By Reed Schaefer

So, you’re doing everything you are being told to protect yourself and others from COVID-19, the disease caused by the novel coronavirus: staying home, washing your hands, and avoiding touching your face. All strong advice, but what else can we do? Let’s look at how ancient Egyptian medicine may help us.

Ancient Egypt was one of the world’s first civilizations, in existence from roughly 3000 B.C. until 332 B.C., yet its medicinal techniques still have applications today. While we often think of ancient Egyptian culture as superstitious because of mummification practices, we usually fail to consider the wider technological, medicinal, mathematical, and spiritual sophistication that allowed Egypt to flourish for so long. For ancient Egyptians, the line between medicine, religion, myth, magic, and everyday life was thin. Ritual, practice, and inner awareness were part of their daily life. While priests often led specialized rituals and used magic for healing, most citizens would have had knowledge of and access to medicinal techniques.

A key element of ancient Egyptian beliefs is that the people who practiced them viewed the world around them as living, breathing, and having life of itself — a world they saw personified through gods. Gods were found in the world around them and inside of their minds, affecting their decisions and shaping the world around them. Outer and inner worlds were equally important and so interwoven that they were seemingly inseparable. The seat of the ancient Egyptian’s inner world was the heart, unlike how many Westerners now believe it is found in the mind.

The goal of ancient Egyptian medicine was to heal a person using an array of techniques that address all aspects of wellness. Based upon our current knowledge of the variety of treatments utilized by ancient Egyptians, like bandaging, fumigations, and administering rubs, potions, poultices, douches, and more, it is likely that ancient Egyptian medicine was sophisticated. However, less “practical” methods were often used in addition: rituals including chanting and spells usually accompanied the drinking of a potion or the bandaging of a body part. These rituals usually invoked the gods as aides or protectors in the process. 

In addition, they looked at both immediate causes and ultimate causes for an ailment when diagnosing an issue. Thus, a scorpion bite could be the immediate cause of pain, but the larger force of chaos and malice (personified by Apep) would be the ultimate cause for that pain. In order to address the ultimate cause, usually controlled by the gods, higher powers and the manipulation of cosmic principles were often turned to in the curing process. Egyptian medicine used parallel methods of practical and non-practical techniques to address all aspects of the ailment, expecting to work in different ways or on different planes of existence, according to Geraldine Pinch, an Oxford University professor and Egyptologist.   

We know that our hand washing, remote schooling, and social distancing will help stop the spread of COVID-19, but our overall health might nonetheless suffer. We must explore additional methods of keeping healthy, and can look to ancient Egyptian practices for healing.

Egyptians worshipped the sun, which they believed to be the source of life, the sun God, Amun Ra, their primary god, and prized a healthy, active lifestyle. Try to get some time in the sun’s healing rays, if you can do it safely. Try to get some exercise, even if you are unable to go outside. In addition, being inside all day makes it hard to do physical activity. Ancient Egyptians prized a healthy, active lifestyle, such as physical labor or exercise and lots of movement on a daily basis, coupled with a healthy diet. Remember that this quarantine is not an excuse to avoid exercise or to eat unhealthy food.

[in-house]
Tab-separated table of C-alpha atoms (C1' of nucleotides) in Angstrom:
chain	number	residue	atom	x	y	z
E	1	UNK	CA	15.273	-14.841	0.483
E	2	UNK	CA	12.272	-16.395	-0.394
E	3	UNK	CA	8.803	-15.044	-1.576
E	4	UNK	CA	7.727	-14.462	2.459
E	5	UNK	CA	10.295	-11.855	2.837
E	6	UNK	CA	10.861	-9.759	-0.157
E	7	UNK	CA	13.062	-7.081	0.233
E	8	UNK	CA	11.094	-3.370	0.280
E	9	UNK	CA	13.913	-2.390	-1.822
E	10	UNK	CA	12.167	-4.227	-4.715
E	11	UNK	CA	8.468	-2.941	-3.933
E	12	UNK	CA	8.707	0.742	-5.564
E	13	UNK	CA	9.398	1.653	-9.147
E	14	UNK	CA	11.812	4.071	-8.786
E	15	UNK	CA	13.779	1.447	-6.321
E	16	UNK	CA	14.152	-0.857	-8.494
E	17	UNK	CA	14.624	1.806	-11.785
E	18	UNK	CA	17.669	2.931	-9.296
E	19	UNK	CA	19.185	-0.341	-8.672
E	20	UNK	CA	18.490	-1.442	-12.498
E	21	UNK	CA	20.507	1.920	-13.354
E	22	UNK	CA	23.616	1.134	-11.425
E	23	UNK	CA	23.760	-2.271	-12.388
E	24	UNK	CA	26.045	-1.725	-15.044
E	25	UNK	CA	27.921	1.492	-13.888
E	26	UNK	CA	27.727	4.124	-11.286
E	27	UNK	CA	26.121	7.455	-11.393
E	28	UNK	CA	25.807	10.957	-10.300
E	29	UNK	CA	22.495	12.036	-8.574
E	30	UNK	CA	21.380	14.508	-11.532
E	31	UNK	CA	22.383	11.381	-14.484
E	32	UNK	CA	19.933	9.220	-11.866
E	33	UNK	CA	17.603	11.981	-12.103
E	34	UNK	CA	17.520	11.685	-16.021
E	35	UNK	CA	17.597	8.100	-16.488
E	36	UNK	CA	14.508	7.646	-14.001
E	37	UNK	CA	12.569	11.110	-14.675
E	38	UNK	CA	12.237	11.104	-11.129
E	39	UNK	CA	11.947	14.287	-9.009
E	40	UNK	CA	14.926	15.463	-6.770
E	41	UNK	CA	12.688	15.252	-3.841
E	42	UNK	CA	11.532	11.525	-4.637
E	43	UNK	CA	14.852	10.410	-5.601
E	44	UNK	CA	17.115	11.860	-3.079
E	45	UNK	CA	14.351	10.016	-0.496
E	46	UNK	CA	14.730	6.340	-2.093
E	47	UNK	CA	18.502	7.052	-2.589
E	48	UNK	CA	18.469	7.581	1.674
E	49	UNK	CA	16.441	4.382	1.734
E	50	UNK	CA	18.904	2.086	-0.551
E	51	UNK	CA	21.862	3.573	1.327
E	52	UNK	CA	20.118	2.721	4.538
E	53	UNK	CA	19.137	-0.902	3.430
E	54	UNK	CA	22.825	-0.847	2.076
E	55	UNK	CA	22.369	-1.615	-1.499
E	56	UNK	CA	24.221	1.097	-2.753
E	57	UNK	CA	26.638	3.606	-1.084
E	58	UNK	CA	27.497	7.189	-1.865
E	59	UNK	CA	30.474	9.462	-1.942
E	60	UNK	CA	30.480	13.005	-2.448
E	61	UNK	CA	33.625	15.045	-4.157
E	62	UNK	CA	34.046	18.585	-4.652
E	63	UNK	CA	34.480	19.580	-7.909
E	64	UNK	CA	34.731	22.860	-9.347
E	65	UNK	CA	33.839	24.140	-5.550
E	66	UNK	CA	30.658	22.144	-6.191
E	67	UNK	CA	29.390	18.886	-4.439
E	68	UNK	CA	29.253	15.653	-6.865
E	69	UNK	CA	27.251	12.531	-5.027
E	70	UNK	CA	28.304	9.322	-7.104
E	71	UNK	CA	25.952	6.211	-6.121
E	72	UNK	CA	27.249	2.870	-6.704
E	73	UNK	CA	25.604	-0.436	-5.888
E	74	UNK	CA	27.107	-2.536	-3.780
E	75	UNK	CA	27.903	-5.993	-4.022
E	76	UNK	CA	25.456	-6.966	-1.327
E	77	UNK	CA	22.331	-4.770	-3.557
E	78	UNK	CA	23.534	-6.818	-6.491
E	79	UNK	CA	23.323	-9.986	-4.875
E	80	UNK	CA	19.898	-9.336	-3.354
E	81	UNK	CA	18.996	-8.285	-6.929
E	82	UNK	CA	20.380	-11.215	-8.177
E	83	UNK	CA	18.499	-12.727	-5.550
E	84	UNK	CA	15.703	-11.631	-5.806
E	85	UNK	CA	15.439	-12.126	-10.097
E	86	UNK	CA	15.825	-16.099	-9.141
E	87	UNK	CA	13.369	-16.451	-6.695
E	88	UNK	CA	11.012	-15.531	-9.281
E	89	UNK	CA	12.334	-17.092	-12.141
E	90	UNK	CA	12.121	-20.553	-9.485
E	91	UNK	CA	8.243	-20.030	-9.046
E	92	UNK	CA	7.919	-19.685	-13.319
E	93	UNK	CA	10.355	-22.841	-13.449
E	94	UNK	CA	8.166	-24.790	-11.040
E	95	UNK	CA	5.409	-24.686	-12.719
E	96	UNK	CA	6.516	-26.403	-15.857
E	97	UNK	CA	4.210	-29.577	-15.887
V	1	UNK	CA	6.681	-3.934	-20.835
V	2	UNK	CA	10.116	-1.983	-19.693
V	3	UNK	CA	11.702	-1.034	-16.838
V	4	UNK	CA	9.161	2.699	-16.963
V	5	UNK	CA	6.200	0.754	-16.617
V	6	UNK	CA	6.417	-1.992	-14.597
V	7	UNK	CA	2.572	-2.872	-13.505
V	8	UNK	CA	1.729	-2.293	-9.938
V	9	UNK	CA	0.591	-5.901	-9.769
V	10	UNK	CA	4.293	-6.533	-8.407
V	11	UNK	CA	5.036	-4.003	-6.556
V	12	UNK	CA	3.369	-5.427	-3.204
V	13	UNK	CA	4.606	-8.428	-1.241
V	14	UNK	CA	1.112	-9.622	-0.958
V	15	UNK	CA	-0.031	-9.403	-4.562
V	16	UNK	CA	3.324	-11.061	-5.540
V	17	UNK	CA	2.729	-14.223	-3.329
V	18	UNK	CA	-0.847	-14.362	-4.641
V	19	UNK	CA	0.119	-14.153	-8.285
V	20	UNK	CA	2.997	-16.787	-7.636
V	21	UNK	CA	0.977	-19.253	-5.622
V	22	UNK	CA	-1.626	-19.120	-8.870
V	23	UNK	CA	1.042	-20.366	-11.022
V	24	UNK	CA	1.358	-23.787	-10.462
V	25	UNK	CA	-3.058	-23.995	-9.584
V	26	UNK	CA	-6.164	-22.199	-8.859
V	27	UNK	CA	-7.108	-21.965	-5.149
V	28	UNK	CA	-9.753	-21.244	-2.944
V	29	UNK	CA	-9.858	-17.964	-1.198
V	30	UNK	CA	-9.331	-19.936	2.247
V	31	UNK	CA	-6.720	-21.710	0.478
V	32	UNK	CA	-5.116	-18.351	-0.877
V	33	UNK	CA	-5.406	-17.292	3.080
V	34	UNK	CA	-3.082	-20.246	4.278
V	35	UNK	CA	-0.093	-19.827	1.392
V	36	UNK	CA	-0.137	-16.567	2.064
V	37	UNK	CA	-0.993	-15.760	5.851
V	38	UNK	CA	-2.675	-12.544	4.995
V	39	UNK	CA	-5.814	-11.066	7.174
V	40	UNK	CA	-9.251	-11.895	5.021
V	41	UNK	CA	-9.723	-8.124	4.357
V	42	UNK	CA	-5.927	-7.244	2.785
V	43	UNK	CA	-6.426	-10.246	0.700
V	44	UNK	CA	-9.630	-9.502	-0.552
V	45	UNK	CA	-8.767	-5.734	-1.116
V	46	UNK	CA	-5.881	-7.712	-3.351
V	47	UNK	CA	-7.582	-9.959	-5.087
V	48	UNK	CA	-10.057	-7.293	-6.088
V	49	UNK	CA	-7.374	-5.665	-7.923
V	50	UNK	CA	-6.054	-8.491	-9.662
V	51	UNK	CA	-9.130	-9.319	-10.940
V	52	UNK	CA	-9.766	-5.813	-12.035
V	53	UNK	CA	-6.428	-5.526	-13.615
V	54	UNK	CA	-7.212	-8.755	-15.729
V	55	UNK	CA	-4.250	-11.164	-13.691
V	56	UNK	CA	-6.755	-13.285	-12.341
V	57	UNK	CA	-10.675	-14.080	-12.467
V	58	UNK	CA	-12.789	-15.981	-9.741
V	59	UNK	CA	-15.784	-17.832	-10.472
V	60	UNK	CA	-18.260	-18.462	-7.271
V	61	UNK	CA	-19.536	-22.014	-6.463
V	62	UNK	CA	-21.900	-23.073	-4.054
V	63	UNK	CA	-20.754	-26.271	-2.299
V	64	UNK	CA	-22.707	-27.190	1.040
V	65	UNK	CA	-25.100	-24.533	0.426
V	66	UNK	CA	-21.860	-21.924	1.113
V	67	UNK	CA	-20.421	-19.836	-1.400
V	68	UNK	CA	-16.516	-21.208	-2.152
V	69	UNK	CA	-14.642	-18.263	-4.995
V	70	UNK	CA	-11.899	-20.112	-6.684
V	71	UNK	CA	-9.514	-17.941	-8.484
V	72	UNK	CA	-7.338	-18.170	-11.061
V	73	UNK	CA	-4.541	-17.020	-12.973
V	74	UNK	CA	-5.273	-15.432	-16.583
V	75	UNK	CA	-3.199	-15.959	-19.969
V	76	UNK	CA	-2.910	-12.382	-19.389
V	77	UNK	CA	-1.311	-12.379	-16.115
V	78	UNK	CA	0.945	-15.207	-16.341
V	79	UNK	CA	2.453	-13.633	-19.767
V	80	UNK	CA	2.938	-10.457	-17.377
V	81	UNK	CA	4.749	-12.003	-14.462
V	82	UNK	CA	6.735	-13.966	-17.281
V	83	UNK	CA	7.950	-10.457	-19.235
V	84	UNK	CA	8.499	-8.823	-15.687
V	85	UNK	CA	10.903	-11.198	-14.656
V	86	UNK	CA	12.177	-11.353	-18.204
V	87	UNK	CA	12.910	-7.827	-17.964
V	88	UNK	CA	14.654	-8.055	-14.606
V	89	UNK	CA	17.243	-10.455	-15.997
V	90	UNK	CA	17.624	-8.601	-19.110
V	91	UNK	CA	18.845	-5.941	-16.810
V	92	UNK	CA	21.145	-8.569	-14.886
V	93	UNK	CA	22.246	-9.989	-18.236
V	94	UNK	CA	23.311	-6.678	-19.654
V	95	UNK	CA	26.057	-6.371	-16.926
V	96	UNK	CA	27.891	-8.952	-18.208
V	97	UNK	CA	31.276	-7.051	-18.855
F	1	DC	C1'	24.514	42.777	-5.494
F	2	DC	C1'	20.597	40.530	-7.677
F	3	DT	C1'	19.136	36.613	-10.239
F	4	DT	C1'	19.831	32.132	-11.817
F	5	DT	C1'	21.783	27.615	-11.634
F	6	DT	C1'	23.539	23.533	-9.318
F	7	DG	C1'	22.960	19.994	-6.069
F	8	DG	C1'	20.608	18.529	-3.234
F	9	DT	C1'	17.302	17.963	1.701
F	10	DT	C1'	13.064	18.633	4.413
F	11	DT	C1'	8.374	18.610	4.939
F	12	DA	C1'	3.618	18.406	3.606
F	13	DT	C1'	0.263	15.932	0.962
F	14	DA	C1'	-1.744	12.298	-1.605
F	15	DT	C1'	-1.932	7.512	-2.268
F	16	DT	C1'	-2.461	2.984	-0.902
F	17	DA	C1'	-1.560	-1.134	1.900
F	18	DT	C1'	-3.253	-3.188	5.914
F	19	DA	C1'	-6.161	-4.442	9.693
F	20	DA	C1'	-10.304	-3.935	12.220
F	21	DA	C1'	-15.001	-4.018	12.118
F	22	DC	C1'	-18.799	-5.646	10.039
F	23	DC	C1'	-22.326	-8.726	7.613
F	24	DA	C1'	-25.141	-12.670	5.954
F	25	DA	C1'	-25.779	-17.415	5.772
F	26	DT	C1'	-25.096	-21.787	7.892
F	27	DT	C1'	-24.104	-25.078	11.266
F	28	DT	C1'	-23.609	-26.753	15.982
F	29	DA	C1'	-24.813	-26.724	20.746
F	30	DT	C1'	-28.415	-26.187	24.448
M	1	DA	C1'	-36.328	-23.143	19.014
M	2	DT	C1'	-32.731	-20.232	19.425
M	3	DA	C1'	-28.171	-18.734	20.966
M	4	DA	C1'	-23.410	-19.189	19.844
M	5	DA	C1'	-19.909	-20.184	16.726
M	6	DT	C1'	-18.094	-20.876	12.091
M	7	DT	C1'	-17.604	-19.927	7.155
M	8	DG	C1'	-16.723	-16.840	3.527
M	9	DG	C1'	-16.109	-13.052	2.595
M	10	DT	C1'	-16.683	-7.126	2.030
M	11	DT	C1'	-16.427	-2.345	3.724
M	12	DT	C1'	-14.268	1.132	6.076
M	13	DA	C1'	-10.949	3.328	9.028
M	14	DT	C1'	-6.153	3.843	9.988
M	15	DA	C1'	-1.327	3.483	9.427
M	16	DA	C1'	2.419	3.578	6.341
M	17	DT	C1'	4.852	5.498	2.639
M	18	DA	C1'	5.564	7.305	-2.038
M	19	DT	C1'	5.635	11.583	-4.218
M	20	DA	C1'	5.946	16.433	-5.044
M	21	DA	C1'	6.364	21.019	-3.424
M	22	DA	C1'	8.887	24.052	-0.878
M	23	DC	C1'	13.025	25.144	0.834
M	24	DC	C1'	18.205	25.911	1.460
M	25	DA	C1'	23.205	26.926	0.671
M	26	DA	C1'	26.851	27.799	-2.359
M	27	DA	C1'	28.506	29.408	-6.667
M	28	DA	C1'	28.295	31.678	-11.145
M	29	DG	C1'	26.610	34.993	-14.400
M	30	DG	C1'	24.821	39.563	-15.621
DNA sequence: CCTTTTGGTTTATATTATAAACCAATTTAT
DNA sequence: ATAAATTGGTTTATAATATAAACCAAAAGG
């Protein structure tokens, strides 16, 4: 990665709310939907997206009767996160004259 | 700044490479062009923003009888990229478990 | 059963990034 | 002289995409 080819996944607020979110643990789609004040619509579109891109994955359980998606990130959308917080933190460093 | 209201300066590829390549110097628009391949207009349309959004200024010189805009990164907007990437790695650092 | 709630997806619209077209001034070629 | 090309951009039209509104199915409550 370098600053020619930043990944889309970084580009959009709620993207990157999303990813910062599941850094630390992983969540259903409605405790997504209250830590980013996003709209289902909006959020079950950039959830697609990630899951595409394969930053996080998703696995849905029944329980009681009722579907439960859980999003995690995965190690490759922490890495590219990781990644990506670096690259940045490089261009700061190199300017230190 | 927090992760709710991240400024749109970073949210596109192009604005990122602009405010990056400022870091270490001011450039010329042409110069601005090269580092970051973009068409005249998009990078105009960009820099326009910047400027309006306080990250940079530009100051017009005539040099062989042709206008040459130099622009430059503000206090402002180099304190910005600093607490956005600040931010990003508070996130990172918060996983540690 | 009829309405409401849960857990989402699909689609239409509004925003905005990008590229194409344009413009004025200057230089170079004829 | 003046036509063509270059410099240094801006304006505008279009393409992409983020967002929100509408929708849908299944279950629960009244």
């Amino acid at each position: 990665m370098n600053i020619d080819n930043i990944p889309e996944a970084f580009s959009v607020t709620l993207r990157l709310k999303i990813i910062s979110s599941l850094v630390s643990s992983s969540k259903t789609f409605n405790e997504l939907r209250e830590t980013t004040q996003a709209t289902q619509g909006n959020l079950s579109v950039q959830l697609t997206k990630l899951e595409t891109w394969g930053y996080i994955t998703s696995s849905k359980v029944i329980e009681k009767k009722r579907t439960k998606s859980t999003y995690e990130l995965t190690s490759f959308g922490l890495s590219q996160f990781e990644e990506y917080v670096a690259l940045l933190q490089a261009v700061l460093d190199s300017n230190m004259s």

Many are suffering financially due to the COVID-19 shutdowns: we should not underestimate the effect that a drastic change in lifestyle has on our overall health. We are accustomed to the busy lifestyle of campus life and the constant companionship of our friends, but we are suddenly more isolated with more time on our hands. Even watching Netflix and catching up on sleep grows stale after a while. When this happens, it is time to look to less “practical” methods of keeping ourselves healthy, because another aspect of being healthy is being happy.

When I’m really looking to improve my mood, I like to dance, write, draw, and meditate. Each of these hobbies, in their own way, eases my mind and eliminates tension in my body, making me better equipped to enjoy my day. Quarantine is the ideal time to explore your creative side. It’s time to do those things that you love, and that you wouldn’t usually have the time for. Write a song, learn to play guitar, or expand your cooking skills. We may never have this much free time to explore these ways to expand our minds. Find the hobbies that make you feel good inside, just follow your heart’s desires!  

The COVID-19 crisis is serious, and we need to take all the safety precautions doctors are advising. At the same time, we can take the role of Egyptian priest to diagnose our problems and seek a solution using all methods — not just those that are practical but also the unmeasurable ones that are felt from within. My doctor has never told me that dancing can alleviate a headache or lack of energy; however, I use it like medicine for an ache of the body or the mind. I encourage you to seek out sunlight, exercise and creative outlets, and we can emerge from this quarantine feeling healthier and happier than ever.

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